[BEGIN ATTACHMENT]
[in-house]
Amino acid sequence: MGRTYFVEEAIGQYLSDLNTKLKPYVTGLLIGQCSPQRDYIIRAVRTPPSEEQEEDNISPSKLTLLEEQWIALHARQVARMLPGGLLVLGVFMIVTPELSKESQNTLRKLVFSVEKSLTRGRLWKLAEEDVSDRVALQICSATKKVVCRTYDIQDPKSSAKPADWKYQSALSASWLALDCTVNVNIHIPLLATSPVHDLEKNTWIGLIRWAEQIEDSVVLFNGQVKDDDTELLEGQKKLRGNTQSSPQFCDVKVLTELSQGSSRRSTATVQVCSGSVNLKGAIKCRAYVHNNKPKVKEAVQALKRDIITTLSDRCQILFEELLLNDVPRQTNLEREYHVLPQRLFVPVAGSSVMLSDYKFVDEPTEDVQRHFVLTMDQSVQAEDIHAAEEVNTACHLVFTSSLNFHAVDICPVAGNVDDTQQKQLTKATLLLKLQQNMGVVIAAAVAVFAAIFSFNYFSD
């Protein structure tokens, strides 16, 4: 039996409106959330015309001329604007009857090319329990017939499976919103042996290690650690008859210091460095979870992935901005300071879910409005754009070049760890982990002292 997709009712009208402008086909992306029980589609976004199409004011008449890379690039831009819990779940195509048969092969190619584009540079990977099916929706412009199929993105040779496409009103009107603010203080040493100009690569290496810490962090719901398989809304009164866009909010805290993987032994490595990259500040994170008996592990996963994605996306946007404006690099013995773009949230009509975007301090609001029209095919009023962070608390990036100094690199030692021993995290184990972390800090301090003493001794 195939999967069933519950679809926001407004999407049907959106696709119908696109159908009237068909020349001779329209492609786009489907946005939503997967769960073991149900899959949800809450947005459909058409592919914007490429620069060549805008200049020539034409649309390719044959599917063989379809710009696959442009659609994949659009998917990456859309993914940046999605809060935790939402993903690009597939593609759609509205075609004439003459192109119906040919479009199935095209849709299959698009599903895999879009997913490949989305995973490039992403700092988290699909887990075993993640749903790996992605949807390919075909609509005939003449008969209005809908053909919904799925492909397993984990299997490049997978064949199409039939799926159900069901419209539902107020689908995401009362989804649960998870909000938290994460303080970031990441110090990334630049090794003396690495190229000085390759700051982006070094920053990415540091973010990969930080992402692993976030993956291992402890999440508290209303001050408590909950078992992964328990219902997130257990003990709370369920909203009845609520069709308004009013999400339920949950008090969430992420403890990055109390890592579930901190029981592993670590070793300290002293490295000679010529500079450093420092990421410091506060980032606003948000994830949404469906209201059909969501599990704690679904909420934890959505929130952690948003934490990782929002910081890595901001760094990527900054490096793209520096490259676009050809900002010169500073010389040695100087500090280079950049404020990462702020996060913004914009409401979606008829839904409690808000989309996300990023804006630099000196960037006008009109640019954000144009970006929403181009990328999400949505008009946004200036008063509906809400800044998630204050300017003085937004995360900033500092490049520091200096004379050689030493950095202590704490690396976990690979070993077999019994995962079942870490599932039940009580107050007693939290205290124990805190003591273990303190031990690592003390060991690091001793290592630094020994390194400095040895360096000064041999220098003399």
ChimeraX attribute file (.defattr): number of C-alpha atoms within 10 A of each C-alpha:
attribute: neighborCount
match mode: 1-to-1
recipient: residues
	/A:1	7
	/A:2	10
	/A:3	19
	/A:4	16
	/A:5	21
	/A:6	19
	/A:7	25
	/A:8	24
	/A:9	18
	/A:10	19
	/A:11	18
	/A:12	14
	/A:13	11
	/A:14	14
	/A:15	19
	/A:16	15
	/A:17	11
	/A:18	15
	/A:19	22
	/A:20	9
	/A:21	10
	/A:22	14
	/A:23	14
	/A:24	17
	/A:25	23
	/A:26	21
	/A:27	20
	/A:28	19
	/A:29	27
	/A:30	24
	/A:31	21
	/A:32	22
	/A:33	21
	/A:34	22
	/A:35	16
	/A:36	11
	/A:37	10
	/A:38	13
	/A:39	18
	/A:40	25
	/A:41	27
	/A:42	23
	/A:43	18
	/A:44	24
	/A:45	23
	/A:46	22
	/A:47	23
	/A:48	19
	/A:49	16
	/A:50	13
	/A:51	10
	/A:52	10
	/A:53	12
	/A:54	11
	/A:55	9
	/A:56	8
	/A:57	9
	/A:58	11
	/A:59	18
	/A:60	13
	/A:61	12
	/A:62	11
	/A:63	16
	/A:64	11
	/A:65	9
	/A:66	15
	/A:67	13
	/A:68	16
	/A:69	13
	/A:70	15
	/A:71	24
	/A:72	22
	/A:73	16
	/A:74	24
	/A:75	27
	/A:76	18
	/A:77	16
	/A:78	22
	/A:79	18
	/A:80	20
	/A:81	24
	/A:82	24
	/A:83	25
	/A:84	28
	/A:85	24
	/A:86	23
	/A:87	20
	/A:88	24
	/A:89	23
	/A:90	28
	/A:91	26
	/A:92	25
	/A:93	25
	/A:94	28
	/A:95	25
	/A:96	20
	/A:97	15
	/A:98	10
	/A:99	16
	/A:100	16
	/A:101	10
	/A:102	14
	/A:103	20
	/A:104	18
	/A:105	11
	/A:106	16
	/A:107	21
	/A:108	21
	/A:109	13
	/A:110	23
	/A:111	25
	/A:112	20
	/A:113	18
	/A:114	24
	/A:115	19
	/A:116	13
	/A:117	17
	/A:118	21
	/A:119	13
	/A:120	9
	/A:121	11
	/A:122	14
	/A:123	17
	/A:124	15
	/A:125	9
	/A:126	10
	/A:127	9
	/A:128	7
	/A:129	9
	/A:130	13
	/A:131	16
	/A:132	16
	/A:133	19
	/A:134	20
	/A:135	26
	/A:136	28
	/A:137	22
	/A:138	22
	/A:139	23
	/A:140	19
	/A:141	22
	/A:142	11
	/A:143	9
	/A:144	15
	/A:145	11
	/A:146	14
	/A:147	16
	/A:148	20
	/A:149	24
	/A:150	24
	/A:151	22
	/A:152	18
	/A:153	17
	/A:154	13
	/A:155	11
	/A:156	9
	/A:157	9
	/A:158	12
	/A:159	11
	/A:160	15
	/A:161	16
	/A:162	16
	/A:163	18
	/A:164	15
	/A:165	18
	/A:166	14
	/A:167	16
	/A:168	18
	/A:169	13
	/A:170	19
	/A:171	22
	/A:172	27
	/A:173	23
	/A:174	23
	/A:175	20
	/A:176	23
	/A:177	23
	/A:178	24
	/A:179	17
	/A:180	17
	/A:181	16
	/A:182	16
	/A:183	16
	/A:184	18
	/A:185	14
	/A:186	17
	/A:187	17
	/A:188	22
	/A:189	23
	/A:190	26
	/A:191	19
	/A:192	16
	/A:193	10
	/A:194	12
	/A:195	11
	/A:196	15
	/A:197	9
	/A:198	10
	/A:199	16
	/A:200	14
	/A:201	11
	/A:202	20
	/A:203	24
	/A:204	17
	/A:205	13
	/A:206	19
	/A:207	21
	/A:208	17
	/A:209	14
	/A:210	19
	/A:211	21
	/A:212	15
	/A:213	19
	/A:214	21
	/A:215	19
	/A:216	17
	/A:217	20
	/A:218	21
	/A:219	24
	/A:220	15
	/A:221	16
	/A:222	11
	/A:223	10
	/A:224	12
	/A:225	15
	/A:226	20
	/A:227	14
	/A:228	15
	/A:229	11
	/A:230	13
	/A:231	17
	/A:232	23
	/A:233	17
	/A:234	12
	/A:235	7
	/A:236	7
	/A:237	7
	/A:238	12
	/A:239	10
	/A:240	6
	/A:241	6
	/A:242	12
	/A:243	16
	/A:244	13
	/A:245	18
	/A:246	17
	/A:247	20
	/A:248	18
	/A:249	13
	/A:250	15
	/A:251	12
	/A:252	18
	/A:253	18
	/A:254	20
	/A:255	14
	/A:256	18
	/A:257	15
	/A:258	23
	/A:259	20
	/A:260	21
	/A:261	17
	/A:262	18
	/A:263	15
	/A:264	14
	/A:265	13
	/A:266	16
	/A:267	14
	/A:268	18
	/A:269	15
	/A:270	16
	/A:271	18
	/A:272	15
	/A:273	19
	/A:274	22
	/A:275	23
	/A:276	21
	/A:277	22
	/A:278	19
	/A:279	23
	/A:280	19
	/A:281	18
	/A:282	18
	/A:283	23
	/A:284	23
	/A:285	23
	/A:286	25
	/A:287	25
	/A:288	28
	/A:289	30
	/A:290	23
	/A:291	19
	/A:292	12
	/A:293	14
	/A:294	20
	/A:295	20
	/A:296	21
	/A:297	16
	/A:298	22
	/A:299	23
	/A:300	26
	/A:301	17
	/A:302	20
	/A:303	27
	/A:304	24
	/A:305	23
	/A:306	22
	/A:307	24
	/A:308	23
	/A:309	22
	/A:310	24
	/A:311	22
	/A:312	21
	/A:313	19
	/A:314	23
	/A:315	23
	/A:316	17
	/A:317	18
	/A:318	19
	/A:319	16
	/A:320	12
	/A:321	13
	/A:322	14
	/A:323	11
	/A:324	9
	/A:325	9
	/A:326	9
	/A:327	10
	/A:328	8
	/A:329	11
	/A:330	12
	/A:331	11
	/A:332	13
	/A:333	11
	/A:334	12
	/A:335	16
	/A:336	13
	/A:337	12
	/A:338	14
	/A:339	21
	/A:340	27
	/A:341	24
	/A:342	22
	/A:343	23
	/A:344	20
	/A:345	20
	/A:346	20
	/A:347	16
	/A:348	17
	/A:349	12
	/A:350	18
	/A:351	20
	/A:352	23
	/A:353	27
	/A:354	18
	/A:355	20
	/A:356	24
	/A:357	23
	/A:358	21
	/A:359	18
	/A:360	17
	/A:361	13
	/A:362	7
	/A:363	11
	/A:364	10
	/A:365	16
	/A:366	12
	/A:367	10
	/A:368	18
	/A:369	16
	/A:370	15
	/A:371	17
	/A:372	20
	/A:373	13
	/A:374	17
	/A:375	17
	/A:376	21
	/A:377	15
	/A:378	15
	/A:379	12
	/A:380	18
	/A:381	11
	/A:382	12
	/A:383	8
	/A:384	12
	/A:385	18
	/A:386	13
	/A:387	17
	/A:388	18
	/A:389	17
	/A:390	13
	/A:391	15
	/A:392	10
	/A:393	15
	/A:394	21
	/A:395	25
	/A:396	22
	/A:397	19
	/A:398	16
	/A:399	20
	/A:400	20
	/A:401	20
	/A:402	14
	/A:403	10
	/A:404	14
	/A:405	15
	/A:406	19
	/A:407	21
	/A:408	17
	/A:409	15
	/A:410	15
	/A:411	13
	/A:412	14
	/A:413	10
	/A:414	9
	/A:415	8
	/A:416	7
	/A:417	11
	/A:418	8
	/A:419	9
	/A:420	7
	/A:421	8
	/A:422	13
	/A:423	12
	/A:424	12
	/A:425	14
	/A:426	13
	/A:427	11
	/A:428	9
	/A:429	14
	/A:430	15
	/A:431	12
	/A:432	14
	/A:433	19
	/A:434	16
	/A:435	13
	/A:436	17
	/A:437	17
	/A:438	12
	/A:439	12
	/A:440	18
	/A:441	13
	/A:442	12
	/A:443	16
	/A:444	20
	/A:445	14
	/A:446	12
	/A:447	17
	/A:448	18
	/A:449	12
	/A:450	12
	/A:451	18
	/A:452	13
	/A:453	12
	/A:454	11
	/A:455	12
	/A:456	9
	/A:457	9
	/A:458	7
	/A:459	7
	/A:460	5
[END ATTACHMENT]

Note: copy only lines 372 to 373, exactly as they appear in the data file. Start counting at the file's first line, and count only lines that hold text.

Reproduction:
	/A:365	16
	/A:366	12